The story of Fiji is similar to that of other places in the Pacific. The group covers over 300 islands, the total area being about twice the size of Taranaki. The islands were discovered by the West when Abel Tasman visited them in 1643. Captain Cook also touched there, as did Captain Bligh of the ‘Bounty’.


In the early part of last century, the Fiji Islands were visited by traders looking for sandalwood. They were an undesirable type, and sold rum and fire-arms to the Fijians to help them in their tribal wars. Aided by the white man's muskets and the warriors of King George the First of Tonga, one chief, Thakombau, became the most powerful, and in 1845, accepted Christianity and gave up cannibalism. Later, Thakombau had some difficulties with the United

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Matayalevu in the Yasawas. Breadfruit trees have been planted throughout the village. Besides giving protection from the hot sun, these give an added supply of food.

States Consular Agent, who presented him with a bill for $43,000. The presence of a United States warship made Thakombau promise to pay. To get the money, he offered to cede Fiji to Great Britain, and to give 200,000 acres to the British Government in return for the money he wanted.

At this time, the British Government had the Maori Wars on its hands, and Thakombau was opposed by other chiefs, so the British rejected the offer. Thakombau then offered Fiji to the U.S.A., who were themselves occupied with a civil war, and they did not even send a reply to the offer. Finally, after a good deal of negotiation, Thakombau ceded Fiji to Queen Victoria in 1874.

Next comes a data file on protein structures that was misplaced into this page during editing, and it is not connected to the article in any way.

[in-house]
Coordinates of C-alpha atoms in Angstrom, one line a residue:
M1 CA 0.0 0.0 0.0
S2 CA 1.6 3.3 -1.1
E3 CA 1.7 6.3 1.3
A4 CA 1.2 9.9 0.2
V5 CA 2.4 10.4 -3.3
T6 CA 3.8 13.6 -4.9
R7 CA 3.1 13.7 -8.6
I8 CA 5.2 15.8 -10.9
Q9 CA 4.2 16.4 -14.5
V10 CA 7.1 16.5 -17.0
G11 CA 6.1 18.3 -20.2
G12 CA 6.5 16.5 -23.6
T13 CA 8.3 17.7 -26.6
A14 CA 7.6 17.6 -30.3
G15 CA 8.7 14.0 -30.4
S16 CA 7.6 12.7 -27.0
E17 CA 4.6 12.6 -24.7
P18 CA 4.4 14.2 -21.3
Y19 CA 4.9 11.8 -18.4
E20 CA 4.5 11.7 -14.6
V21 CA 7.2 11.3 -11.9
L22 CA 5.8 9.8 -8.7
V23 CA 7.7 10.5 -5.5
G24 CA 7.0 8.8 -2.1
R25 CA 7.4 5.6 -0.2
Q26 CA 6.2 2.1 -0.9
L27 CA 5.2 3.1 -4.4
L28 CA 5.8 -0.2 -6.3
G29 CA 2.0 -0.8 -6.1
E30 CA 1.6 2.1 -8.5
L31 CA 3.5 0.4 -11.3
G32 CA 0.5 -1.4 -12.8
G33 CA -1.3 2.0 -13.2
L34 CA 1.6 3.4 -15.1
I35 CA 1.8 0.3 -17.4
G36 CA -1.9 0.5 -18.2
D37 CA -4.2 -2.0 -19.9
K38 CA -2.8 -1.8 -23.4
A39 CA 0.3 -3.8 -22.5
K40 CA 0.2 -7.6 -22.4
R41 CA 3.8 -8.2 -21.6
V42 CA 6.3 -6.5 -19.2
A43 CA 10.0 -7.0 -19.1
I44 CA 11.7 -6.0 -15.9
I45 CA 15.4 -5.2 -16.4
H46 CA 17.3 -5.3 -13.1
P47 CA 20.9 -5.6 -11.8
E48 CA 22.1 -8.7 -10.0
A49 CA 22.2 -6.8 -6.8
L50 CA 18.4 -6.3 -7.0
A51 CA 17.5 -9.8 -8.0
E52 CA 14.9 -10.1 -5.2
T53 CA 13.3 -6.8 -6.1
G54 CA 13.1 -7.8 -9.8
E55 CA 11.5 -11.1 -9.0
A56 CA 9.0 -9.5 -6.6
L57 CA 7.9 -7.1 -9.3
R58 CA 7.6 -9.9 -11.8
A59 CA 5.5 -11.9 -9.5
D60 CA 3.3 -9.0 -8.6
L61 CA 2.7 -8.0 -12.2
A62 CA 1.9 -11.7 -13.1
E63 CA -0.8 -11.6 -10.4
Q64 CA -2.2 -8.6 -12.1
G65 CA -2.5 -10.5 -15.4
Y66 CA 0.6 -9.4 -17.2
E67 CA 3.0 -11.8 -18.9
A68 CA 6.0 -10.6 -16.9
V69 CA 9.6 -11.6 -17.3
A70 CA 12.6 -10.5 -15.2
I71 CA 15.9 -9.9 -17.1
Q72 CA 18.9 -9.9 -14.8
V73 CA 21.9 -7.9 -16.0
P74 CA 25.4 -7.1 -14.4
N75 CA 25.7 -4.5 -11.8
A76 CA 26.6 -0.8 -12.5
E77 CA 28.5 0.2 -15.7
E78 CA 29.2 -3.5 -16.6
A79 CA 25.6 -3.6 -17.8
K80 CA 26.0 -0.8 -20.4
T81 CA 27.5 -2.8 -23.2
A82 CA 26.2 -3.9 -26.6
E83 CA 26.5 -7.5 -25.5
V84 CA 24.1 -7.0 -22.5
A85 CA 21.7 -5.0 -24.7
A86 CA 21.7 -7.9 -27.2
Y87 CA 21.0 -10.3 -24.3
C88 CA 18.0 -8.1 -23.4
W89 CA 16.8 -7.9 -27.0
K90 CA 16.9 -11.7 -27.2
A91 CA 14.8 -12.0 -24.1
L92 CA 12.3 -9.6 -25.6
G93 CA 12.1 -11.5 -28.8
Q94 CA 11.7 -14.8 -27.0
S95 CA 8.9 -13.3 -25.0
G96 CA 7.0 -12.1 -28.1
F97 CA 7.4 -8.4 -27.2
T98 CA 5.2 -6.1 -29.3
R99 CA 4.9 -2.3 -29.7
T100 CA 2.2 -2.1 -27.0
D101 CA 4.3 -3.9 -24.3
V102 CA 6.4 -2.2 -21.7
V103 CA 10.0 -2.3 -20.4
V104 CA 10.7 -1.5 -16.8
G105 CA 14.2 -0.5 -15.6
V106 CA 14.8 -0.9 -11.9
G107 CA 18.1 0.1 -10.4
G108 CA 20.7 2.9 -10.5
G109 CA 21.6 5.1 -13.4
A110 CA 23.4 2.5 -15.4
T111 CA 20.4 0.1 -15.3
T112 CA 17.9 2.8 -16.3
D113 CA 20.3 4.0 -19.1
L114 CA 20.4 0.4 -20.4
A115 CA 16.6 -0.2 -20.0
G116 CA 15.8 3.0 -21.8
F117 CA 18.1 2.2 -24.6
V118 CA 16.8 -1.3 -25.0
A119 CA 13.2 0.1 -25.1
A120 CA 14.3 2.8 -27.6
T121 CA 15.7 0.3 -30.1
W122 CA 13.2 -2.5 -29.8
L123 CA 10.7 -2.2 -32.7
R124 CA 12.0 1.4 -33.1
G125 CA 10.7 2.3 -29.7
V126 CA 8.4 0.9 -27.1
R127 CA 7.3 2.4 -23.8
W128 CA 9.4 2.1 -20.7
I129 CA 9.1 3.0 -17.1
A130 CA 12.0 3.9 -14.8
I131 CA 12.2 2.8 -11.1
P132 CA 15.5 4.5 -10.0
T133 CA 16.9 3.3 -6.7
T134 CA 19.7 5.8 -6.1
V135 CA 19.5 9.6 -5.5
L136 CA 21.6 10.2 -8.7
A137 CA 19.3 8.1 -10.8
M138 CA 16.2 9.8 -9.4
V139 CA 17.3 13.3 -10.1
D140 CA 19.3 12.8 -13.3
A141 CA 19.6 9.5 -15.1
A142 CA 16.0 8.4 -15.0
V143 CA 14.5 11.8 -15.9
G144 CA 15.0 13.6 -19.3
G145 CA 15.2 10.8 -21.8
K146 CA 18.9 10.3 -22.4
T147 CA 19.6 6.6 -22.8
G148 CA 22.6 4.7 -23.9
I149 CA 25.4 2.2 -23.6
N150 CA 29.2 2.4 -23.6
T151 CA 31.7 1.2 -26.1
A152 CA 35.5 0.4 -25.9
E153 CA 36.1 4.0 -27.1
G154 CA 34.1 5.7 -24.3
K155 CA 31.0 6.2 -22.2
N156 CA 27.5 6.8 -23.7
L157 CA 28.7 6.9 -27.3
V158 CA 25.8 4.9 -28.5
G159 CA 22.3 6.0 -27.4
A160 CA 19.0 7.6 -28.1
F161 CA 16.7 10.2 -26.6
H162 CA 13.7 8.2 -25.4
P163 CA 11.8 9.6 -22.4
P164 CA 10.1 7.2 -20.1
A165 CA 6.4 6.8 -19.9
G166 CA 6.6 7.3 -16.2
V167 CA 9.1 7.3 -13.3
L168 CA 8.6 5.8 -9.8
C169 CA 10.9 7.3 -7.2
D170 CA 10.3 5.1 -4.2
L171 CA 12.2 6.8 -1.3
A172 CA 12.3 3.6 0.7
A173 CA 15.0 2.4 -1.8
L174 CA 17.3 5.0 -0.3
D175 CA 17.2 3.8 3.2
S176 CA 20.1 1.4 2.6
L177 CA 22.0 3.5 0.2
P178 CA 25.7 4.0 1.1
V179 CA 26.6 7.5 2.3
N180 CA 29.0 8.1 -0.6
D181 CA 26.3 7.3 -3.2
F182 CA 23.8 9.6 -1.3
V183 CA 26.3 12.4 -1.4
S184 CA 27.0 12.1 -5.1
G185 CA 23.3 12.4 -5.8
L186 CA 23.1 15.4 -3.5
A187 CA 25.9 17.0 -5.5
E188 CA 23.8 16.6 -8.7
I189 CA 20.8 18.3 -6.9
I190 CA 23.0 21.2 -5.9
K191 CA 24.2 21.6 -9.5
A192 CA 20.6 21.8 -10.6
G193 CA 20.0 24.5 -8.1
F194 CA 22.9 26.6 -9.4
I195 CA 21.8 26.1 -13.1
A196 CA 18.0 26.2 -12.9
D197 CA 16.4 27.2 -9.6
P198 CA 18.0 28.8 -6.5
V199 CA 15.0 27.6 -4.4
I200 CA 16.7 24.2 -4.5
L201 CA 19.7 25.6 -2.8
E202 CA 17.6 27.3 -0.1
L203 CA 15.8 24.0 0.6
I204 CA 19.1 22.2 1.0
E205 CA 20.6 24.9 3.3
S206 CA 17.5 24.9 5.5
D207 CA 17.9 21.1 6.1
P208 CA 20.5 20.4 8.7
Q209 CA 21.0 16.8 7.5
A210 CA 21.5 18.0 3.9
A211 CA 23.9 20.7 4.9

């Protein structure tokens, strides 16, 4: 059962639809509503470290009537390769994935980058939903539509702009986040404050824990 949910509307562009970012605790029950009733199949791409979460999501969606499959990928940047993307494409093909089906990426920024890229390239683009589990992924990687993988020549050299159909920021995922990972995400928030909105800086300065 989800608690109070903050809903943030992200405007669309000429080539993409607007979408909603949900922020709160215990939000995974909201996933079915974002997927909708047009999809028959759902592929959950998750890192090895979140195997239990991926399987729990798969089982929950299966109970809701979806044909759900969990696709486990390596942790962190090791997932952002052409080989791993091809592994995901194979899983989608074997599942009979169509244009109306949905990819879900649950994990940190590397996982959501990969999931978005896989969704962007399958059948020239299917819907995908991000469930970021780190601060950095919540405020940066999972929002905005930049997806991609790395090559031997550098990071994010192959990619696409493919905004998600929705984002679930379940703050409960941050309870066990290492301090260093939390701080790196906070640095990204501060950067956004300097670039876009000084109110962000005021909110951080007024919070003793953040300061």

The British Government promised that the Fijian's rights of ownership over their land would be preserved. The first duty of the British Administration was, and is, the interests of the Fijians. This was the responsibility of the British Colonial Office, but there was another Government Department called the India Office. It was negotiating with India to recruit labourers for work on the Fijian sugar plantations. In 1875, a new disease called measles had wiped out one-third of the Fijian population. At the same time, the settlers and traders wanted labourers. The Governor of Fiji refused to demand money taxes from the Fijians, so that they did not have to work for wages. The taxes were in produce. In this way, the Fijians were confirmed in the ownership and occupancy of their land.